is own conceit, and, mimicking one greater than he, flew down forthright and lighted on the back of a fat ram with a thick fleece, that was matted by his lying till it was like woolen felt. As soon as the Sparrow pounced upon the sheep's back he flopped his wings to fly away, but his feet became tangled in the wool, and, however hard he tried, he could not set himself free.
While all this was passing, the shepherd was looking on, having seen what happened first with the Eagle and afterward with the Sparrow. So in a great rage he came up to the wee birdie and seized him. He plucked out his wing feathers and carried him to his children.
"What is this?" asked one of them.
"This," he answered, "is he that aped a greater than himself and came to grief."
The Old Man and Death
A poor and toil-worn peasant, bent with years and groaning beneath the weight of a heavy fagot of firewood which he carried, sought, weary and sore-footed, to gain his distant cottage. Unable to bear the weight of his burden lon
Journeys Through Bookland was first published in 1909. Collected and edited by Charles Sylvester, it was intended to be a progressive approach to classic literature.
The selections are varied and include classic fiction, poetry, non-fiction/essays, biography, nature stories, science, history, myths, folk & fairy tales, and nursery rhymes. This is a fantastic way to approach literature with children, and each selection has been carefully chosen to relate in some way to the previous piece, giving readers both young and old a sense of the interconnectedness of literature, poetry, science, history and nature.
'Journeys' was originally published as a set of 10 volumes with an additional volume called 'The Guide', this being a detailed discussion of the contents, recommended methods of use, topical index, forms of prose and poetry, and a supplemental booklist. Much of the information in the guide was condensed or omitted over time, until eventually in the 1950s the the set was printed in 8 volumes with only a very brief bit of information from the guide in the end of the 8th volume.
The following description of Volume Two comes from the 1922 edition of Volume 10, The Guide:
"Volume Two. The selections in the first part of the second volume are intentionally simpler than the last ones in the first volume. It is a good thing for a child to handle books, to learn to find what he wants in a book the greater part of which is too difficult for him. Oliver Wendell Holmes thought it was an excellent thing for himself that he had had the opportunity to “tumble around in a library” when he was a youngster. Every student who has had the opportunity so to indulge himself has felt the same thing. There are so many books published every month and so much reading to be done that a discriminating sense must be cultivated. No one can read it all or even a small part of it. Older people will discriminate by reading what they like. Children must learn to handle books and to find out what they are able to read. To put into their hands all they can read of the simple things they like is not wise. Most children read too much. Fairy stories are all right in their way, but to give a child all the fairy tales he can read is a serious mistake. Hundreds of pretty, inane, senseless stories in attractive bindings with pretty, characterless illustrations tempt the children to vitiate their taste in reading, long before they are able by themselves to read the best literature.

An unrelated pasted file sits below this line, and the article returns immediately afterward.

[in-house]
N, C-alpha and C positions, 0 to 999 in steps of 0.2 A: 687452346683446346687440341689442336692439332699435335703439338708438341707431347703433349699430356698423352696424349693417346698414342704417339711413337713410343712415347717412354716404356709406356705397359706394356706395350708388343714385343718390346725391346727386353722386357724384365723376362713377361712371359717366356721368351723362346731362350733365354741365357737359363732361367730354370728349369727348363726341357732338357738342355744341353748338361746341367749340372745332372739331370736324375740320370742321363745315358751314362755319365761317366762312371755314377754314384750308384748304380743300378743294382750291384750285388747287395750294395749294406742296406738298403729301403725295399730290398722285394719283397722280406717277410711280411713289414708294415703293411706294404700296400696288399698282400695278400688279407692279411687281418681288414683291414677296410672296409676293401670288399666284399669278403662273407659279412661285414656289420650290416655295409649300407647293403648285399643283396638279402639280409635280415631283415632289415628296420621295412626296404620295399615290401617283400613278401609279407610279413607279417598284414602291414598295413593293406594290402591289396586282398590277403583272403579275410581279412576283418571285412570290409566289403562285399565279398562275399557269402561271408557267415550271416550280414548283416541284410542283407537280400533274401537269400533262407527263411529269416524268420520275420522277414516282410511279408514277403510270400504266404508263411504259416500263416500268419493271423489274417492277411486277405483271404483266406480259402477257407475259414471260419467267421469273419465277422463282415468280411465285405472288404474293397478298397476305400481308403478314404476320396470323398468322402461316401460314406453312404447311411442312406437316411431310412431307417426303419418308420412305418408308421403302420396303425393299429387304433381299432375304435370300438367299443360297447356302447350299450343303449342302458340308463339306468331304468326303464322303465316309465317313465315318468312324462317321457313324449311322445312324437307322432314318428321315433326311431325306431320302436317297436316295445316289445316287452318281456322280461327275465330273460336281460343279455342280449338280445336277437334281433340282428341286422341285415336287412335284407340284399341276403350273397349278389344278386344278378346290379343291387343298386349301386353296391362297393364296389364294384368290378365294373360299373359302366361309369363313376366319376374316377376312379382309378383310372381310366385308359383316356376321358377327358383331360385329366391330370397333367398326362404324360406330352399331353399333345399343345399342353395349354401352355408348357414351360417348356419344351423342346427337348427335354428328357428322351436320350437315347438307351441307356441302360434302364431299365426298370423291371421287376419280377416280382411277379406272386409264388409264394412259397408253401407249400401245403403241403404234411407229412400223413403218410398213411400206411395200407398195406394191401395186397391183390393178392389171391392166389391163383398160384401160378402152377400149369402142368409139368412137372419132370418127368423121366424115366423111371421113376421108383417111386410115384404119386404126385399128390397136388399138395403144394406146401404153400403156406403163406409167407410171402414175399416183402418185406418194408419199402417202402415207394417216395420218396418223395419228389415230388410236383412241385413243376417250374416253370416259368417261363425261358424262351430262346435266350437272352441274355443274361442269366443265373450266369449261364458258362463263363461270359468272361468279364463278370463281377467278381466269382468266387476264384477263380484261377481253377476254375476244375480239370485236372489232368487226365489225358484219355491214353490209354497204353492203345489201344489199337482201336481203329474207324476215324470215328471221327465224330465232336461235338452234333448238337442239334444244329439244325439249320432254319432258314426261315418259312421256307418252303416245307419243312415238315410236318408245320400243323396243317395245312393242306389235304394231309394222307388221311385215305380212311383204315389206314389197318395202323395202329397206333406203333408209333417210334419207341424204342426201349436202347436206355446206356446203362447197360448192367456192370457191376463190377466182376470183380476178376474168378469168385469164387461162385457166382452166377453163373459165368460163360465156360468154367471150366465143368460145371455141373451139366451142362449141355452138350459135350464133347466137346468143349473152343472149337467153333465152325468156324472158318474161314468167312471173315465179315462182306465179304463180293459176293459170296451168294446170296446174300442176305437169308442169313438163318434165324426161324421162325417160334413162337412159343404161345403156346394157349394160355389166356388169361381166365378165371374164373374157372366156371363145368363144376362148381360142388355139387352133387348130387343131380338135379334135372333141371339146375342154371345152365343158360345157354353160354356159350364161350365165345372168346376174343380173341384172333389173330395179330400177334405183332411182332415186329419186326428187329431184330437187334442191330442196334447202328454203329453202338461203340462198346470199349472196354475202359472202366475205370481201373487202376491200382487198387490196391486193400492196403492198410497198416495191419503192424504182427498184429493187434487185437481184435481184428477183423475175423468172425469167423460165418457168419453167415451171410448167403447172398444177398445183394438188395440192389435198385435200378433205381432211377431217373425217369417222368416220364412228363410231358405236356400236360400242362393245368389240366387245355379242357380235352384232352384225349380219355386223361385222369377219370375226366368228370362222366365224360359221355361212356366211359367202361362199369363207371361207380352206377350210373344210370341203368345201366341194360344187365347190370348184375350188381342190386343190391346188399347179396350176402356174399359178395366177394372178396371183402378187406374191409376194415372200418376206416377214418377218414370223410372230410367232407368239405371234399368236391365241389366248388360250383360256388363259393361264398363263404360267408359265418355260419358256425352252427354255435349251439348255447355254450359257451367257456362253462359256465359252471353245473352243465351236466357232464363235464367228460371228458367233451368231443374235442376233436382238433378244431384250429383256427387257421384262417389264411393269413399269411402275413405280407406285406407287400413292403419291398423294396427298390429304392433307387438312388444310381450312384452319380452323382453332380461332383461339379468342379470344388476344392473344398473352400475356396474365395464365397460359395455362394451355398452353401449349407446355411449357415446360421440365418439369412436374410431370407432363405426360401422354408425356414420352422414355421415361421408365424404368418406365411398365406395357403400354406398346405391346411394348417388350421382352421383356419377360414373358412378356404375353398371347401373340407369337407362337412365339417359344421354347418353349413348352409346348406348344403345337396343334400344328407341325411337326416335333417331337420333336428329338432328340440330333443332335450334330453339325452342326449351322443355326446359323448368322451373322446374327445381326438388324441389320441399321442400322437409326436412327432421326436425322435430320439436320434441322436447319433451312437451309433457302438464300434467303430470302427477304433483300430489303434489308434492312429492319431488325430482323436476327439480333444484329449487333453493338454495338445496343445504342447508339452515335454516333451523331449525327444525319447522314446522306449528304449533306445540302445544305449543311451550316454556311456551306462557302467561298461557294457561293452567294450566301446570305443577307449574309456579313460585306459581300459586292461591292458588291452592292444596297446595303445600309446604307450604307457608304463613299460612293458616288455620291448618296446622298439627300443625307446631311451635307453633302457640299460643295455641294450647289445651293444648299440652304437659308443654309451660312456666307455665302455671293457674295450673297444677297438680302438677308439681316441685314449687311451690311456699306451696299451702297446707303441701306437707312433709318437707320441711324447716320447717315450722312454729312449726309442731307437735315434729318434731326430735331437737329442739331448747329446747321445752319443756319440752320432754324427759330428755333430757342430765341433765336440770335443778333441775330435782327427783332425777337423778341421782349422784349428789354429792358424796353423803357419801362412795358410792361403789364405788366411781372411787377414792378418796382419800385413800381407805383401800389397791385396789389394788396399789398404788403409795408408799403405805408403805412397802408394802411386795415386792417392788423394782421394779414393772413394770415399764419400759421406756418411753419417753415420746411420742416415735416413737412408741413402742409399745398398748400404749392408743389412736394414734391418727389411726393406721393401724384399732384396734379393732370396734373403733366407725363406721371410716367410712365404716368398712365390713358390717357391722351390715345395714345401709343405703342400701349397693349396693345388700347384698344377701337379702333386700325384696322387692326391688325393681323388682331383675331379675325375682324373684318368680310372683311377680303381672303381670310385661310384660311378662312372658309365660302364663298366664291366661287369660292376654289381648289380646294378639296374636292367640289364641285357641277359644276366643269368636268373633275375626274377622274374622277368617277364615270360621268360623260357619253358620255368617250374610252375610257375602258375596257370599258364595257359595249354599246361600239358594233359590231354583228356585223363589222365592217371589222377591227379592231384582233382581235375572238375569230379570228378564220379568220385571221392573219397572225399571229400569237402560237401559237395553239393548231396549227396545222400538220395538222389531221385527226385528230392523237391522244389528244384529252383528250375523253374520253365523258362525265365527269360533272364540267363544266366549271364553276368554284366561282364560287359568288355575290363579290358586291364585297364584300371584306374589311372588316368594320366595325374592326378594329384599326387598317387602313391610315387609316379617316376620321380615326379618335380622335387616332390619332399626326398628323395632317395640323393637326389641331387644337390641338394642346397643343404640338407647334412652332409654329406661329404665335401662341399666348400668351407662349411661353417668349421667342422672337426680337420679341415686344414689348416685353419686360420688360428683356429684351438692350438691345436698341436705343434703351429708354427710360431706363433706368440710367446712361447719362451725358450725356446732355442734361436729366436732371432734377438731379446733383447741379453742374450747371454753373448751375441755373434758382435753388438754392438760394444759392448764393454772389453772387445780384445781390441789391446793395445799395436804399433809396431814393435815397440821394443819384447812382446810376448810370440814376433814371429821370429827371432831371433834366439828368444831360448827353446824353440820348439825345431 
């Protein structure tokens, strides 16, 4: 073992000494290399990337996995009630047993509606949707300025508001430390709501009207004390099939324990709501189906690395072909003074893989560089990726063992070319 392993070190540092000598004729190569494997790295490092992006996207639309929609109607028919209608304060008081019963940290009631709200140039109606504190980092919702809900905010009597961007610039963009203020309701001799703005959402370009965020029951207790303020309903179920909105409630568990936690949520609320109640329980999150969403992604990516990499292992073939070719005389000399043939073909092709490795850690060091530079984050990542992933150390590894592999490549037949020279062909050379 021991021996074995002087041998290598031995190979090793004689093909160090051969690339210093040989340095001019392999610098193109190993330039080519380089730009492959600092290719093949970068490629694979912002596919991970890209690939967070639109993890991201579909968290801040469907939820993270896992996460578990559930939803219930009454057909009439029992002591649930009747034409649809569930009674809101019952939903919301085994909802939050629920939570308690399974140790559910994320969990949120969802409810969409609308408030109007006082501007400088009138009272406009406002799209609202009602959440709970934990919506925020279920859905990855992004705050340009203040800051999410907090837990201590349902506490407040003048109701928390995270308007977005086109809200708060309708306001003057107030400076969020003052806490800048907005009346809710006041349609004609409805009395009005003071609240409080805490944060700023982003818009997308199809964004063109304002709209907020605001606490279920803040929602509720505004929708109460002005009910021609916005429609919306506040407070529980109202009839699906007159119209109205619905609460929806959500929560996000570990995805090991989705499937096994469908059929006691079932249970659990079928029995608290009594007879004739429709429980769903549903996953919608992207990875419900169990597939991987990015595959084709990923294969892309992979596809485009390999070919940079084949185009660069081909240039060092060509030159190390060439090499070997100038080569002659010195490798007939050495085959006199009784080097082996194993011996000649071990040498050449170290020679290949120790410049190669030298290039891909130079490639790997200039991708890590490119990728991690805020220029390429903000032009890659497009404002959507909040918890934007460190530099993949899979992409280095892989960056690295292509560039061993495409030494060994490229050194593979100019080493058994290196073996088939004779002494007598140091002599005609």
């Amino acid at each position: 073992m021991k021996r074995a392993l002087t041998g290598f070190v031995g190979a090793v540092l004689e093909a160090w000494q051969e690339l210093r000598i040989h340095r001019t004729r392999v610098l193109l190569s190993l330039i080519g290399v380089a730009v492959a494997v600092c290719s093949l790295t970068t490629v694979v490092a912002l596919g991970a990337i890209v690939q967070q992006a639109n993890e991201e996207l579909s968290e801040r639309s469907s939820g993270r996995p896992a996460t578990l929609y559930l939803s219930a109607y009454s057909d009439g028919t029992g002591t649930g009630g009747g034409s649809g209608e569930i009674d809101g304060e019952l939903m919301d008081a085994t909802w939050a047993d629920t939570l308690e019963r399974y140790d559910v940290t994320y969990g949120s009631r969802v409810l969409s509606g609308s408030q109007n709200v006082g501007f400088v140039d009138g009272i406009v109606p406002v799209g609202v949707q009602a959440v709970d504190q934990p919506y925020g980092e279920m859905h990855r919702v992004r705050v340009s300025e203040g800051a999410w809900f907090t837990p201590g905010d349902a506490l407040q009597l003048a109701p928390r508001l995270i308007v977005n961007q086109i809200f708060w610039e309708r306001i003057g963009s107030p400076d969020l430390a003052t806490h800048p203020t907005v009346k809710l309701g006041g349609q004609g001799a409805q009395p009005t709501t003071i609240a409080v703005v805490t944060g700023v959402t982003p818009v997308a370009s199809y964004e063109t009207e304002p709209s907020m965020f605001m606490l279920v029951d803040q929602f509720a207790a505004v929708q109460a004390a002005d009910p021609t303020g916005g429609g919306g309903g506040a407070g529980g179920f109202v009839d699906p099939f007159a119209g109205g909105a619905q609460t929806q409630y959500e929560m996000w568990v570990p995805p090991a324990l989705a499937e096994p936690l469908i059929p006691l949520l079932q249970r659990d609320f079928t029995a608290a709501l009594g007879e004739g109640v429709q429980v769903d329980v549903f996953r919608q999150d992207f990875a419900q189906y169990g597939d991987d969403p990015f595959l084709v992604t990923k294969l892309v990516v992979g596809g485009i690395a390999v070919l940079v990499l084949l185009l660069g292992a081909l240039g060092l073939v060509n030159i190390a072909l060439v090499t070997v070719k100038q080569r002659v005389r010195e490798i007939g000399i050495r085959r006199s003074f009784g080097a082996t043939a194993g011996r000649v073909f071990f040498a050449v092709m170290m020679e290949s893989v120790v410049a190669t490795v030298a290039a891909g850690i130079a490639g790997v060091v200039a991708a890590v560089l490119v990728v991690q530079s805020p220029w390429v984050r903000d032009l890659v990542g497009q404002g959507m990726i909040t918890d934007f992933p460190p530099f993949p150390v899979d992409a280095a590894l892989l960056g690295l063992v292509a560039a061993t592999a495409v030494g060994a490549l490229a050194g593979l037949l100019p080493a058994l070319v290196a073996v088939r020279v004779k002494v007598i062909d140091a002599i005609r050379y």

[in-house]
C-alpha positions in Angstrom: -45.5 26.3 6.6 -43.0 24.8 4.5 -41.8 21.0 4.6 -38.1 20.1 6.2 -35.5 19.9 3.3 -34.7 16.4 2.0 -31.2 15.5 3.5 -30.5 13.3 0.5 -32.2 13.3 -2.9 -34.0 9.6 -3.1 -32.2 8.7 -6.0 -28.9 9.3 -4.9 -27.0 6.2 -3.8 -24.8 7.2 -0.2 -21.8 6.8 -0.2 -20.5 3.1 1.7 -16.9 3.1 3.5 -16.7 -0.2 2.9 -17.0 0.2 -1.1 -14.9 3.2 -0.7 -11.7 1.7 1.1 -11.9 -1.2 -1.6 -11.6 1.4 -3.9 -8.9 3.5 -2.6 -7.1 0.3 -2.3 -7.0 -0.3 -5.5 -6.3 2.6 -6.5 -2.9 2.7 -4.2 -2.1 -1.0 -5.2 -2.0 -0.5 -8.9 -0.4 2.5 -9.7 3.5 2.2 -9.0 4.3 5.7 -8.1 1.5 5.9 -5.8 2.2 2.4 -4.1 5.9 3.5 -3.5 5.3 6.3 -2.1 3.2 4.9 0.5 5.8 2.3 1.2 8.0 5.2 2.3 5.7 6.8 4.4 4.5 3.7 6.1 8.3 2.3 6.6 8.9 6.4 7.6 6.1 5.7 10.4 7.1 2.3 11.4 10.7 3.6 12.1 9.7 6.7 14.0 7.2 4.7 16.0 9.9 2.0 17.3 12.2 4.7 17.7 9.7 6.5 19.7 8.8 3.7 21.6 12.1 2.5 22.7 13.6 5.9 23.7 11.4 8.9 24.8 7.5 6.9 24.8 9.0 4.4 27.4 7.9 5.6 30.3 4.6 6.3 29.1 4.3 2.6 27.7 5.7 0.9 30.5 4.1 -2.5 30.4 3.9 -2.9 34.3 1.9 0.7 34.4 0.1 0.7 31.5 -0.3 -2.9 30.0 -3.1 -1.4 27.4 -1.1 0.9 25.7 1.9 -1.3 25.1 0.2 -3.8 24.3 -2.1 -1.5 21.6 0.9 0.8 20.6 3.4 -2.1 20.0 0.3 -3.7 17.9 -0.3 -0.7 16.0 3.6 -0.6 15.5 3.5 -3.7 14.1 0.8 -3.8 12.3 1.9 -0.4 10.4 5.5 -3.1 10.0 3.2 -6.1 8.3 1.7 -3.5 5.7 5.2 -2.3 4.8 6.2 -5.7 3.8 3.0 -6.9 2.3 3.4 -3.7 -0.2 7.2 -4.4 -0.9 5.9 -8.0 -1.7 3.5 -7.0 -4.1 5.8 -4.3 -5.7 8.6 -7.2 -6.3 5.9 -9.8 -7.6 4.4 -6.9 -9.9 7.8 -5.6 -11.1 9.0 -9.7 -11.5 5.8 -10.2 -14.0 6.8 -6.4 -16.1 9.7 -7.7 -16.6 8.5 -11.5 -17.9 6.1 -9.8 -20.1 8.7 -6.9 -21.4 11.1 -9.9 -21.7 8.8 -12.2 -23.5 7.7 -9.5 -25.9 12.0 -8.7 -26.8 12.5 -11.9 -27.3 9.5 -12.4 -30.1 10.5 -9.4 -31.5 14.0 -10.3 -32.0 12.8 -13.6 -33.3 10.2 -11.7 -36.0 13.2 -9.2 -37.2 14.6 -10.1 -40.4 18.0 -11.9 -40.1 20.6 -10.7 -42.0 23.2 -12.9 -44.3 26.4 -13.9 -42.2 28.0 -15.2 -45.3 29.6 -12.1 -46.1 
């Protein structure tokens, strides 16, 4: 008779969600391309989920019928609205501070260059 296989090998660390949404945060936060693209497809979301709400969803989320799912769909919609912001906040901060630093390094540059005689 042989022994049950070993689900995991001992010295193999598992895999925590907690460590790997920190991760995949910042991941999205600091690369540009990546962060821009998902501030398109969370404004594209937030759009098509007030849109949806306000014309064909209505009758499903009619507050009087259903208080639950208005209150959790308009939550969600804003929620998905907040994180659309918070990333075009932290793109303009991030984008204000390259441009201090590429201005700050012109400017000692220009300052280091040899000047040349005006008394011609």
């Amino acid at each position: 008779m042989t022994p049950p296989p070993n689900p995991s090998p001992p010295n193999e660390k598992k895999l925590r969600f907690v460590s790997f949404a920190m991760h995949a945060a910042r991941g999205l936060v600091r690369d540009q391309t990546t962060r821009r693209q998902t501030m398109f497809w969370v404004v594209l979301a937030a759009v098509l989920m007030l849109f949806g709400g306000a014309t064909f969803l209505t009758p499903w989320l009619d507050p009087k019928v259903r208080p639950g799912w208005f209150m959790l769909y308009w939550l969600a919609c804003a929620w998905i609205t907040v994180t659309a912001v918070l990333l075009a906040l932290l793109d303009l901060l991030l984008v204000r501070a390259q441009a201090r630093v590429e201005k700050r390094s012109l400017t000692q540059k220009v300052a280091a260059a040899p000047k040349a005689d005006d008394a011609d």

Because they are valuable, there are fairy stories in Journeys; because their use may be abused, there are few of them; because something else should be read with them, they are not all in one volume nor in one place in a volume. The same rule of classification applies to other selections than fairy tales.
This is the volume in which the myths appear in the form of simple tales: three from the northland, two from Greece. Each story is attractive in itself, has some of the interest that surrounds a fairy tale and serves as the fore-shadowing of history. That they are something more than fairy tales is shown in the comments and elementary explanations that accompany them.
Little poems, lullabies, pretty things that children love are dropped into the pages here and there. Children seem to fear poetry after they have been in school a little while, largely because they have so much trouble in reading it aloud under the criticisms of the teacher and because the form has made the meaning a little difficult. It is, however, a great misfortune if a person grows up without an appreciation of poetry when it is so simple a matter to give the young an abiding love for it. A little help now and then, a word of appreciation, a manifestation of pleasure when reading it and almost without effort the child begins to read and love poetry as he does good prose.
The beginnings of nature study appear in the second volume in the form of beautiful selections that encourage a love for birds and other animals, and Tom, The Water Baby, is a delightful story, half fairy tale, half natural history romance.
In this volume also is found The King of the Golden River, perhaps the best fairy story ever written."
Enjoy them--these really are a great introduction to the classics.
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